Appeals from municipal court are governed by the same statutes as appeals from justice court. Minn.St. 488.20.
The United States Supreme Court in Colten v. Kentucky, 407 U.S. 104, 92 S. Ct. 1953, 32 L. Ed. 2d 584 (1972), had occasion to address itself to the issue involved in the case now before us. The court distinguished North Carolina v. Pearce, supra, from a case involving a two-tier court system where the second trial is de novo and not a new trial granted on errors at law. Among other things, the court said (407 U.S. 116, 92 S. Ct. 1960, 32 L.Ed.2d 593):"Our view of the Kentucky two-tier system of administering criminal justice, however, does not lead us to believe, and there is nothing in the record or presented in the briefs to show, that the hazard of being penalized for seeking a new trial, which underlay the holding of Pearce, also inheres in the de novo trial arrangement. Nor are we convinced that defendants convicted in Kentucky's inferior courts would be deterred from seeking a second trial out of fear of judicial vindictiveness. The possibility of vindictiveness, found to exist in Pearce, is not inherent in the Kentucky two-tier system."
In Chaffin v. Stynchcombe, 412 U.S. 17, 25, 93 S. Ct. 1977, 1982, 36 L. Ed. 2d 714, 723 (1973), the Supreme Court clarified its reasons for establishing the Pearce rule as follows:"* * * [The Pearce] decision, as we have said, was premised on the apparent need to guard against vindictiveness in the resentencing process. Pearce was not written with a view to protecting against the mere possibility that, once the slate is wiped clean and the prosecution begins anew, a fresh sentence may be higher for some valid reason associated with the need for flexibility and discretion in the sentencing process. The possibility of a higher sentence was recognized and accepted as a legitimate concomitant of the retrial process."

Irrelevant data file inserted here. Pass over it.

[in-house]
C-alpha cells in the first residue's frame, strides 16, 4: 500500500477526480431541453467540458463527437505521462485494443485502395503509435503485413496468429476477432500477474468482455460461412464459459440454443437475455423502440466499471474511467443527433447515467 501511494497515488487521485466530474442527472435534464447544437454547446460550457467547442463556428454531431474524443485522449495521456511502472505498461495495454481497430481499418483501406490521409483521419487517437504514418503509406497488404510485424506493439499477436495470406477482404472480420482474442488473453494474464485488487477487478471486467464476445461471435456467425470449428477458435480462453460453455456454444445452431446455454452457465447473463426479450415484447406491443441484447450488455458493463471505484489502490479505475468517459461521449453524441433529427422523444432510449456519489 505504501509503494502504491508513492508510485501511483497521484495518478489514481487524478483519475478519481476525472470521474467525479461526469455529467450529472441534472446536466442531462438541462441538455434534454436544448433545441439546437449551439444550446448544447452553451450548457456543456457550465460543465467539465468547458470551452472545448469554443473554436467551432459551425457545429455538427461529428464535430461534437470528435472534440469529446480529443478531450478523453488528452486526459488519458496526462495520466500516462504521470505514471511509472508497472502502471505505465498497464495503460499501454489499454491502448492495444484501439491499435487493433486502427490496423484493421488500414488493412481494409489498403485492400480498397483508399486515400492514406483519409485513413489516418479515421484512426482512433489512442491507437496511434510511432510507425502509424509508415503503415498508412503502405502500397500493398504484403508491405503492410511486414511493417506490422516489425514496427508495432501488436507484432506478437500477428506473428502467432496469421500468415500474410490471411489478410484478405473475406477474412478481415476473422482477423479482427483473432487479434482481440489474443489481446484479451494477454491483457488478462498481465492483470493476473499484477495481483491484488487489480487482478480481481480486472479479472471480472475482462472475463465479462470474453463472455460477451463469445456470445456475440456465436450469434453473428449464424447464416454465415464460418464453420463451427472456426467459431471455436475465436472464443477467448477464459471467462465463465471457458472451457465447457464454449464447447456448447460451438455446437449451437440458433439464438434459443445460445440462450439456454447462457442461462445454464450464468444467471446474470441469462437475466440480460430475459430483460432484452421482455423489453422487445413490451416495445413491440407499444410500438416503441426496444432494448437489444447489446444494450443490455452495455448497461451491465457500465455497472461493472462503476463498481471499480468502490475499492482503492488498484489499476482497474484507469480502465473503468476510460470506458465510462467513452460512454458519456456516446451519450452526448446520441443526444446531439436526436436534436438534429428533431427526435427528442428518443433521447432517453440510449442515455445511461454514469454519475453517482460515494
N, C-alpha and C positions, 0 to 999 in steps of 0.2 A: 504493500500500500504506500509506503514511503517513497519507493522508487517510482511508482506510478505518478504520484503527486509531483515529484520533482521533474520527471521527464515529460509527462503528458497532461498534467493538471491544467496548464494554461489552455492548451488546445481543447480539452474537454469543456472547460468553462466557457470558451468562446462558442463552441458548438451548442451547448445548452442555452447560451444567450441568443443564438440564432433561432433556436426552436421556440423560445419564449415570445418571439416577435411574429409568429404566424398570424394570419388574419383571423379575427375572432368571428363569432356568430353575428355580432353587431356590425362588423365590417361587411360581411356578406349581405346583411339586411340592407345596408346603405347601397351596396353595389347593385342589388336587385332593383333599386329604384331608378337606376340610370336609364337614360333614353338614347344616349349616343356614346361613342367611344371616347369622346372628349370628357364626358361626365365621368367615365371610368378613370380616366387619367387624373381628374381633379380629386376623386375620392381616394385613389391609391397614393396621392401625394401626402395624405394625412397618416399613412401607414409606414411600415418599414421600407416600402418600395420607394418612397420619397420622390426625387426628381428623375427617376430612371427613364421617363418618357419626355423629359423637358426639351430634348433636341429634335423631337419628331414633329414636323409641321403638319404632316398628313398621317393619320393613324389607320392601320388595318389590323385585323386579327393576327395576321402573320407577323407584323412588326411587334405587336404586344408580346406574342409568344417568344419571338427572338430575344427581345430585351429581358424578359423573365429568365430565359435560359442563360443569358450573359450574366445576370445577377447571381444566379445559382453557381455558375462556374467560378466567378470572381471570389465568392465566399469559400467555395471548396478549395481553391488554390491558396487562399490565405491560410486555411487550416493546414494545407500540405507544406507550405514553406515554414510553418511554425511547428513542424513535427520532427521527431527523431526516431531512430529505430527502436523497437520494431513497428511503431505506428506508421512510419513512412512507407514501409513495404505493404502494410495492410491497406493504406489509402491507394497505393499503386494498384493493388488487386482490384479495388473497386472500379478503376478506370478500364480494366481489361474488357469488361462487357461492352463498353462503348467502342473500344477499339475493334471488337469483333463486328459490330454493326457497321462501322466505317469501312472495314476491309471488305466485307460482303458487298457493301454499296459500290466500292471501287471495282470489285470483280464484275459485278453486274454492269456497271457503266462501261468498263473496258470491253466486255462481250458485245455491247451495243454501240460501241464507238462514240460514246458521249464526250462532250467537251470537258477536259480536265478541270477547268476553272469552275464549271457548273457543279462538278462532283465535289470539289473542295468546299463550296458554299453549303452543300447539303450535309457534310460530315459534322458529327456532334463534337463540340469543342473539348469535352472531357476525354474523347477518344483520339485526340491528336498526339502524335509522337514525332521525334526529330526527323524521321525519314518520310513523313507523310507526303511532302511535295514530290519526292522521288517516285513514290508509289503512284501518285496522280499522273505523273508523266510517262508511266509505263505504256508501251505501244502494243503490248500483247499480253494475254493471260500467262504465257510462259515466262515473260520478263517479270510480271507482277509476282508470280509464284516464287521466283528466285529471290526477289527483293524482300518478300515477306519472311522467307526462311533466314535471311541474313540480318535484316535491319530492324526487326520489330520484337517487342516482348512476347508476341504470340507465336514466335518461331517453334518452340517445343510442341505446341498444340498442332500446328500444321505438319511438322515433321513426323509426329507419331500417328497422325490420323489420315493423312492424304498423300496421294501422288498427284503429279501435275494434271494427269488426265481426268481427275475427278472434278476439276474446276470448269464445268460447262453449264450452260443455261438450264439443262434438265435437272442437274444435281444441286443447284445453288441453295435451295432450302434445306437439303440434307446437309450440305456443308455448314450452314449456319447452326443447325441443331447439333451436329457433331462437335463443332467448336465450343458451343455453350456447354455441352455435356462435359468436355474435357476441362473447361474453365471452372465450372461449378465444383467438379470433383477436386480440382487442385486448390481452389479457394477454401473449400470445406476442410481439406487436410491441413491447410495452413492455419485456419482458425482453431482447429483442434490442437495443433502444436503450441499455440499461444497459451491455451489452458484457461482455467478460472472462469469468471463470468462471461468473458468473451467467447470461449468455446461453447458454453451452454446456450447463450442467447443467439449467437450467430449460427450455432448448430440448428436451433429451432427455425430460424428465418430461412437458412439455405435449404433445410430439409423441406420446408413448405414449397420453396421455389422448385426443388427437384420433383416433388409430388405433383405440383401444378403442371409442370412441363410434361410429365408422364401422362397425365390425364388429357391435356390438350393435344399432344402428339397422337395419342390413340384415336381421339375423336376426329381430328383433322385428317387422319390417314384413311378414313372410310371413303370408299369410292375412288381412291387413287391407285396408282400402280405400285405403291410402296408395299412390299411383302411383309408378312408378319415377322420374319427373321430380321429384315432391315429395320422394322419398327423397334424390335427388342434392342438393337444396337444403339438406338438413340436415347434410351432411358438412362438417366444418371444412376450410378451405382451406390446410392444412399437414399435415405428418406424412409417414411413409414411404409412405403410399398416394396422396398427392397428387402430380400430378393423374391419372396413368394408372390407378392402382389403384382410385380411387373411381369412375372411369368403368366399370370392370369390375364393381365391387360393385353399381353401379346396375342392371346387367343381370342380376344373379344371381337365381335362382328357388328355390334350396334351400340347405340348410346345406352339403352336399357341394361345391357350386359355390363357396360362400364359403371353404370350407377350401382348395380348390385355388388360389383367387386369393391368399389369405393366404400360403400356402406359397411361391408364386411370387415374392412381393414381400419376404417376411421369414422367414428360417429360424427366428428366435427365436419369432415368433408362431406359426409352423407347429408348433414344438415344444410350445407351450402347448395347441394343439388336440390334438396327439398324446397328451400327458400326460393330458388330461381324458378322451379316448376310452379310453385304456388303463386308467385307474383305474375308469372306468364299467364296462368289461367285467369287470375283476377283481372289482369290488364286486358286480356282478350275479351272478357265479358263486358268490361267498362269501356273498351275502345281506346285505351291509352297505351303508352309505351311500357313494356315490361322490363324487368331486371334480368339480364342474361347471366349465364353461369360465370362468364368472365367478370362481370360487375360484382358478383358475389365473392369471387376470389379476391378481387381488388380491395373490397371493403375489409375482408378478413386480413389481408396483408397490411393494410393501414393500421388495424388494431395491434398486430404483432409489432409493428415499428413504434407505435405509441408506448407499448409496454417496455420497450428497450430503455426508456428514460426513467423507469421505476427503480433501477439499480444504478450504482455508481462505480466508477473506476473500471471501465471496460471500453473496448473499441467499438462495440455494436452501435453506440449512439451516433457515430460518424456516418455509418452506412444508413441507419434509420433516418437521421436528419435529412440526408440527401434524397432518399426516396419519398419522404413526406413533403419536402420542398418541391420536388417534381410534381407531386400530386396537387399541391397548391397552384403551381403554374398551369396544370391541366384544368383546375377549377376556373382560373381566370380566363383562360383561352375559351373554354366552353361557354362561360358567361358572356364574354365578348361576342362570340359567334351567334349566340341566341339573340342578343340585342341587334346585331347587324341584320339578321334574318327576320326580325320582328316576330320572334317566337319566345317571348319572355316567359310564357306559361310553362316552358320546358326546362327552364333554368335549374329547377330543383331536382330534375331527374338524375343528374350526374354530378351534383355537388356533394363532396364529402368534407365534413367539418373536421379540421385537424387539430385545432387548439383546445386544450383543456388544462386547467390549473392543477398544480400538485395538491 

We are inclined to adopt and follow the reasoning of the Supreme Court in Colten. On appeal from municipal court to the district court in a case permitting a trial de novo, the defendant need not show any error in the original trial. Even on appeal on questions of law alone, a trial court after the de novo trial may impose a sentence greater than that originally imposed by the justice court. State v. Hedstrom, 233 Minn. 17, 45 N.W.2d 715 (1951). As a matter of fact, he may appeal even after a plea of guilty. The trial is in a different court and is not before the same judge who conducted the first trial. Unless there is an actual showing of vindictiveness on the part of a district court judge resulting in his penalizing a defendant for taking the appeal, we think it is clear that the judge of the district court after a trial de novo may impose such sentence as is within the scope permitted by the statutes or ordinances involved.